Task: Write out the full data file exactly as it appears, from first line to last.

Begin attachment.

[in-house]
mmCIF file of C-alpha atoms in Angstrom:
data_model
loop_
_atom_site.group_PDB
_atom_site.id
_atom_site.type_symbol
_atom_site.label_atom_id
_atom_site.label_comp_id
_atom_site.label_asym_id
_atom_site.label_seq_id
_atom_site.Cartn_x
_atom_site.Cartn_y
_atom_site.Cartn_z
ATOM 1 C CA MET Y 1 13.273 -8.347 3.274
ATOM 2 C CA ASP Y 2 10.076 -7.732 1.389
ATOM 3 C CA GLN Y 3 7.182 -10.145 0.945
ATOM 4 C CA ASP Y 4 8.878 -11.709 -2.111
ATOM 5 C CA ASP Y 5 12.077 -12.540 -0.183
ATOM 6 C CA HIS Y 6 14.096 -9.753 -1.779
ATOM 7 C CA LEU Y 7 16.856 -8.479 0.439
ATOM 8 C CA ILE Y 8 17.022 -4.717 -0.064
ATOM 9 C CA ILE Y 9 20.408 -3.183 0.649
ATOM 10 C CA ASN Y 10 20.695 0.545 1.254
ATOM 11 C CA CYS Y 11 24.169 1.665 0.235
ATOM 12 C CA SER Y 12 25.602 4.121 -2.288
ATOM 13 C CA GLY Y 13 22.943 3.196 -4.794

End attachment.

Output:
[in-house]
mmCIF file of C-alpha atoms in Angstrom:
data_model
loop_
_atom_site.group_PDB
_atom_site.id
_atom_site.type_symbol
_atom_site.label_atom_id
_atom_site.label_comp_id
_atom_site.label_asym_id
_atom_site.label_seq_id
_atom_site.Cartn_x
_atom_site.Cartn_y
_atom_site.Cartn_z
ATOM 1 C CA MET Y 1 13.273 -8.347 3.274
ATOM 2 C CA ASP Y 2 10.076 -7.732 1.389
ATOM 3 C CA GLN Y 3 7.182 -10.145 0.945
ATOM 4 C CA ASP Y 4 8.878 -11.709 -2.111
ATOM 5 C CA ASP Y 5 12.077 -12.540 -0.183
ATOM 6 C CA HIS Y 6 14.096 -9.753 -1.779
ATOM 7 C CA LEU Y 7 16.856 -8.479 0.439
ATOM 8 C CA ILE Y 8 17.022 -4.717 -0.064
ATOM 9 C CA ILE Y 9 20.408 -3.183 0.649
ATOM 10 C CA ASN Y 10 20.695 0.545 1.254
ATOM 11 C CA CYS Y 11 24.169 1.665 0.235
ATOM 12 C CA SER Y 12 25.602 4.121 -2.288
ATOM 13 C CA GLY Y 13 22.943 3.196 -4.794